I’ve been reading Atomic Habits by author James Clear over the past few weeks. In Chapter 8, Make it Attractive, Clear explains how to leverage temptation and desire in order to build better habits. However, what compelled me the most was a study he referenced in regards to the dopamine response in mice. In summary, the findings were:
- Dopamine spiked after a new, positive experienced
- Dopamine spiked before (in anticipation) of a previously rewarding experience, but not after
- Over time, as a new experience became readily accessible, dopamine levels spike in anticipation but actually drop negatively after
Clear states, “It is the anticipation of the reward – not the fulfillment of it – that gets us to take action.”
The Hedonic Treadmill
This phenomenon is also known as the Hedonic Treadmill; the human tendency to return to a pre-existing baseline after major positive or negative outcomes, ie; a person may be ecstatic after winning the lottery, only to return to their previous state of mind shortly thereafter. We see this in our day to day, constantly lusting over what we don’t have, only to want something else once we’ve obtained it. Fortunately, or not, there is a science-based explanation for this, as the human brain is wired to desire rather than appreciate. Researchers have found that 100% of the nucleus accumbens is activated during wanting, compared to just 10% during liking.
Clear writes on, “Desire is the engine that drives behavior. Every action is taken because of the anticipation that precedes it. It is the craving, that leads to the response.”
While Clear leverages desire to build better habits, what does it mean for our long-term happiness to be in a constant battle with our biology? Perhaps this is why the Buddha found the path of enlightenment to be in the abandonment of all possessions and ego. Short of that, I think there are a few valuable takeaways here:
1. Objects & Desires Don’t Bring Happiness
If we understand that our brains are wired to desire and anticipate a reward, rather than appreciate or be fulfilled by the reward, we can reject the notion that such a thing will bring us content. Buying a new car, boat, house, or whatever, is nice, and may even provide a quick hit of dopamine, but we can be certain it will not make us objectively any happier. While this doesn’t free us from our desires, it does allow us to detach and appreciate them for what they are, with the knowledge that they will have no impact on our ultimate happiness.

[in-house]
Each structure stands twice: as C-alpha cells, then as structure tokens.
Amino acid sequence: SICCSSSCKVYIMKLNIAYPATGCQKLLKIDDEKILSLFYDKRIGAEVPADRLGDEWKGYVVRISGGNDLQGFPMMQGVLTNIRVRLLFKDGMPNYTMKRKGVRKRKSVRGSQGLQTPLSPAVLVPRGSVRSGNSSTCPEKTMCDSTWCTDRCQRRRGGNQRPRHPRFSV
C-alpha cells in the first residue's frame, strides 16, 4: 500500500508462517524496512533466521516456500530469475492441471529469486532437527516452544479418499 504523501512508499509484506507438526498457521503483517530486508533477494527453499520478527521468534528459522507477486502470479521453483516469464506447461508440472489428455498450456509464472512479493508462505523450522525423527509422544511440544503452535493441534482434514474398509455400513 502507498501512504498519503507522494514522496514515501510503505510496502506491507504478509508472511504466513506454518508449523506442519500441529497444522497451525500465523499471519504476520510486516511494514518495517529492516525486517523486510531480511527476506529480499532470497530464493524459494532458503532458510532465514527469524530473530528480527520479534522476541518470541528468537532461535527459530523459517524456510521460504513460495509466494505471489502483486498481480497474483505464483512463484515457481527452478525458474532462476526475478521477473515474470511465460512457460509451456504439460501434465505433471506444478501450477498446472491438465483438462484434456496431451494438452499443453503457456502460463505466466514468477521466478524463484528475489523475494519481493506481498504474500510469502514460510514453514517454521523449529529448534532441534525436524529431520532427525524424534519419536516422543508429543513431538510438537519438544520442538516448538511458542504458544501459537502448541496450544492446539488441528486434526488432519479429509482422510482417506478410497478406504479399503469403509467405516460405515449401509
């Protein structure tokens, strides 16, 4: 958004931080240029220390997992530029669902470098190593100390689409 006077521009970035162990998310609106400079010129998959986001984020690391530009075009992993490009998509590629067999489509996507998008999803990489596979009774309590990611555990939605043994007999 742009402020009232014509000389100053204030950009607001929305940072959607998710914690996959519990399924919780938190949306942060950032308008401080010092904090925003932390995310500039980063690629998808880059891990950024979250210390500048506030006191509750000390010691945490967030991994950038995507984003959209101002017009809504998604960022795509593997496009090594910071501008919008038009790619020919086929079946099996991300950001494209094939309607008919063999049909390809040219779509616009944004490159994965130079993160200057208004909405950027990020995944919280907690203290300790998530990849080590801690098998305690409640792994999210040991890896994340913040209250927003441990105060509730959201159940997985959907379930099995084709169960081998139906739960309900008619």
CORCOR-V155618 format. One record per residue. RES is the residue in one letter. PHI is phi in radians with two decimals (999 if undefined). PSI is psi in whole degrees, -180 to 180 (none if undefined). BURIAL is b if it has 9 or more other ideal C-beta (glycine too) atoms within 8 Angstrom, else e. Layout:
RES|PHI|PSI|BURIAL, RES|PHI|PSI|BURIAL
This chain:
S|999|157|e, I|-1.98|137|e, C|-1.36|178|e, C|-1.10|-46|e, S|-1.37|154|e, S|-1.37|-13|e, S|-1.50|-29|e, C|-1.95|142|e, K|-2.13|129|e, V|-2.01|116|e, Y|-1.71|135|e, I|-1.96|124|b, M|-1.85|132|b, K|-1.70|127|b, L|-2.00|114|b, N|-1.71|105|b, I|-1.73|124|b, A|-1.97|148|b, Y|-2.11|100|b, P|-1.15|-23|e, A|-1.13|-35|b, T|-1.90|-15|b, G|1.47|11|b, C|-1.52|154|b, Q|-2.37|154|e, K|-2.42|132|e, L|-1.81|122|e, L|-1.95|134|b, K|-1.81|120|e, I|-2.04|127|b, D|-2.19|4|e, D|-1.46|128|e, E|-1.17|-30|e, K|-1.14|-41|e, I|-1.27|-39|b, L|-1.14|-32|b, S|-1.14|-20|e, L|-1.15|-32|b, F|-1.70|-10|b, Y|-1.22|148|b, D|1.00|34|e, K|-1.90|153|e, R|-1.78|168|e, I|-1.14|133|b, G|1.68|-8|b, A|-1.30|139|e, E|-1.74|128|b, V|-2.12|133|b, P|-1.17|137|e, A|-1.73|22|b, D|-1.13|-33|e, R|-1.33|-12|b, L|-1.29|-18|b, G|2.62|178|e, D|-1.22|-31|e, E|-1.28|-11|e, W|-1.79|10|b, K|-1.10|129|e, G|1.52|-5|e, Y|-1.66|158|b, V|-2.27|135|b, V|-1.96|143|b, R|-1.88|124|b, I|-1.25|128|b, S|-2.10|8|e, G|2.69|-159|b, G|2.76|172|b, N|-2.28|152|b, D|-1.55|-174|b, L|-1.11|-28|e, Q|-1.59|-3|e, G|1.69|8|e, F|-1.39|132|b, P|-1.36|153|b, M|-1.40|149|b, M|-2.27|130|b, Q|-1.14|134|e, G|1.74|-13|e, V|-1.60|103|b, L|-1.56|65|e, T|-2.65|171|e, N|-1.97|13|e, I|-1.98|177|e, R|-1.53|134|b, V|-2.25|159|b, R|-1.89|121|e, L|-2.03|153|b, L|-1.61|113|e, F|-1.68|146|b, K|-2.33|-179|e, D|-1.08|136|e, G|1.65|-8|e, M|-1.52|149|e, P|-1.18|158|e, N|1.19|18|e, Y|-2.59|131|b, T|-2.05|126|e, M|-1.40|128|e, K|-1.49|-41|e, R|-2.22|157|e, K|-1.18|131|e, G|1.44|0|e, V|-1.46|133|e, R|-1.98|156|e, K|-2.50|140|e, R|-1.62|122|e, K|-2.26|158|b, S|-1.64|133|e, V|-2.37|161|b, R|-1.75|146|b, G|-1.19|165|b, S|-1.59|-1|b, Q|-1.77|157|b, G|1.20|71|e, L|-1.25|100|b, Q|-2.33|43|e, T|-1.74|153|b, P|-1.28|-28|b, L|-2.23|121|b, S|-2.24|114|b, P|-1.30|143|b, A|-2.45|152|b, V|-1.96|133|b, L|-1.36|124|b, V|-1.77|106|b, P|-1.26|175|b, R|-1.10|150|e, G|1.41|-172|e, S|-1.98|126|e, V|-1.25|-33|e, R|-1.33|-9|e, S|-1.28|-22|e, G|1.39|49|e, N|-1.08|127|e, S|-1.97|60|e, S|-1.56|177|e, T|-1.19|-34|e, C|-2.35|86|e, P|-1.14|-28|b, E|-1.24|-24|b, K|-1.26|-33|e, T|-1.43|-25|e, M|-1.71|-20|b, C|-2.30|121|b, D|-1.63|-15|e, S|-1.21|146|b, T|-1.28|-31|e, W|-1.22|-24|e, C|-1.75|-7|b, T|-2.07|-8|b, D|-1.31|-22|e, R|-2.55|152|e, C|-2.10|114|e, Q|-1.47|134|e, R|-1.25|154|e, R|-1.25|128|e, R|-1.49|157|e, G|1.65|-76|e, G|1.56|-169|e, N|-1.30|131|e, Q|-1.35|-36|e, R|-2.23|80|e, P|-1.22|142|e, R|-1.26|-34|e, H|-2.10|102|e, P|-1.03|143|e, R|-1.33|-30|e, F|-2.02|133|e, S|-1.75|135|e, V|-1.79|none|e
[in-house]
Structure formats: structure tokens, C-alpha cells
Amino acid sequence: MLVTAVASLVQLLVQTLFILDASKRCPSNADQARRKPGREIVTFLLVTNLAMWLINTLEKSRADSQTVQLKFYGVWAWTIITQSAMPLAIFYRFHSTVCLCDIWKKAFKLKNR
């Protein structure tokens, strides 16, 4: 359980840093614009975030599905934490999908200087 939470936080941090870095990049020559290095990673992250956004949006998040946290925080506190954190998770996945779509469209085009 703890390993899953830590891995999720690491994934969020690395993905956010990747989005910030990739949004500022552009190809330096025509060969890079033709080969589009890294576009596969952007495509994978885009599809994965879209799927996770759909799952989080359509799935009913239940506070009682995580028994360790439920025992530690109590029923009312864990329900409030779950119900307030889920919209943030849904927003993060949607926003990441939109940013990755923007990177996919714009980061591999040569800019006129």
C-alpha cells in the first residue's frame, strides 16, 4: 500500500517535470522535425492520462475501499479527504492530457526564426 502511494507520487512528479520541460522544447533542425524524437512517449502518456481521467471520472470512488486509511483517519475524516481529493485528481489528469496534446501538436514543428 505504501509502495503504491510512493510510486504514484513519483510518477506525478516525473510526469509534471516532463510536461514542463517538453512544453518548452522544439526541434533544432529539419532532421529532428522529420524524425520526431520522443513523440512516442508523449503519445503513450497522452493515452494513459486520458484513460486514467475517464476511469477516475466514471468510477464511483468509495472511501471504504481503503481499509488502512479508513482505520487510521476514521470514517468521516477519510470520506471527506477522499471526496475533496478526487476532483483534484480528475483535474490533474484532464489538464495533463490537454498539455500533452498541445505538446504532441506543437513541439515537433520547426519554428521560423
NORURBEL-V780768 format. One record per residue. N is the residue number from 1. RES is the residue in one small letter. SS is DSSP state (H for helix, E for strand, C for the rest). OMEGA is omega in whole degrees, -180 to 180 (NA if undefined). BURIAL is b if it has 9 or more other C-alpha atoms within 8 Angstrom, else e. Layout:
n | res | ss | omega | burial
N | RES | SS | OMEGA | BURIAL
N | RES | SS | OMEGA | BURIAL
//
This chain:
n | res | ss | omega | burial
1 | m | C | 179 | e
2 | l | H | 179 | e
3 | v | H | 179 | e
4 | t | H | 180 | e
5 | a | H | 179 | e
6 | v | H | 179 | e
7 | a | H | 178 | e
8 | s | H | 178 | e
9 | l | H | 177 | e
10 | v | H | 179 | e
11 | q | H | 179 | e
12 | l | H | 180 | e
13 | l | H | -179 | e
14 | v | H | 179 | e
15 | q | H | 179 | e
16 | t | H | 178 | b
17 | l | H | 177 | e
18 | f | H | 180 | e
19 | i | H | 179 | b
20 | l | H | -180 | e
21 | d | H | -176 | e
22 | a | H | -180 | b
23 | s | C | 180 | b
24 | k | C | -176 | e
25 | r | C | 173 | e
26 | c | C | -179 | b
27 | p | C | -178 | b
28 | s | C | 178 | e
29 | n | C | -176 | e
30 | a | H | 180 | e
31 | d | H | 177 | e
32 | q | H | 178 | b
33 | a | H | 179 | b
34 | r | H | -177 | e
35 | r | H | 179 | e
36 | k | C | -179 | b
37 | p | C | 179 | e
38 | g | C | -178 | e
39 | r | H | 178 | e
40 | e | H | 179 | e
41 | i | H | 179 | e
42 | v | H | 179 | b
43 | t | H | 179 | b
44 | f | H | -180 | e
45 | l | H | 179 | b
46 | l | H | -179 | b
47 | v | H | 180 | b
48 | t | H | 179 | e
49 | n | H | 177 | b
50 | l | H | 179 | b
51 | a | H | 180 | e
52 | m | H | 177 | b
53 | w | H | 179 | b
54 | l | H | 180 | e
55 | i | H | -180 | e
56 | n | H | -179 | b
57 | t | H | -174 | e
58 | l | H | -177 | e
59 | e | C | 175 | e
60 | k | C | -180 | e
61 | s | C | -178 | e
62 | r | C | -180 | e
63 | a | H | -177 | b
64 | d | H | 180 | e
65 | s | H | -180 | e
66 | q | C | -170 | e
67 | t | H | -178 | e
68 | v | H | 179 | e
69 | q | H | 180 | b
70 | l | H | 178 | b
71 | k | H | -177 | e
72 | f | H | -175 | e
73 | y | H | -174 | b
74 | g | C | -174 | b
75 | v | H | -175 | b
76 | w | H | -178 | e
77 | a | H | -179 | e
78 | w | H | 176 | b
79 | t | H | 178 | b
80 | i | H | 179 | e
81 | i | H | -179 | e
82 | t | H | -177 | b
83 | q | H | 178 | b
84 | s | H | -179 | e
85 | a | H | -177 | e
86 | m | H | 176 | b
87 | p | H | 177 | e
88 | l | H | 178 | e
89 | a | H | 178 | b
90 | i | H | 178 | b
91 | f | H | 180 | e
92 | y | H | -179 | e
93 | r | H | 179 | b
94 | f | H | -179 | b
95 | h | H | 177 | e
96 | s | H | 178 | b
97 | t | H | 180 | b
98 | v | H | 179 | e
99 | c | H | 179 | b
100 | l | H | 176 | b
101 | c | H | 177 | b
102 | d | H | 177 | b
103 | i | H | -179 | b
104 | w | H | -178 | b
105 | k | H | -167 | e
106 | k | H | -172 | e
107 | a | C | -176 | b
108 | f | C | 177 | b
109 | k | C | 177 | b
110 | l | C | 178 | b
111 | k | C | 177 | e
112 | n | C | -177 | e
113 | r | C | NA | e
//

2. Increase Anticipation for Increased Reward
By delaying gratification and not acting impulsively, we can increase the amount of enjoyment derived from the reward. Booking a last-minute trip to Mexico might give you a rush, but it will be a short-lived thrill. Whereas booking that same trip 3-6 months in advance, will give you the enjoyment that builds throughout the coming months in anticipation of the trip, which as we know, can often be greater than the reward itself.
3. Happiness is All About Perspective, Not Results
The happiness that comes as a result of something will be temporary, whereas joy that comes without reason, persists. Throughout our consciousness, we are presented with millions of micro-decisions where we must decide how to react in that moment. The more we practice reacting to these situations through a positive context rooted in gratitude, the happier we will be. Alternatively, the more we connect our happiness to a reward or achievement, the unhappier we will be.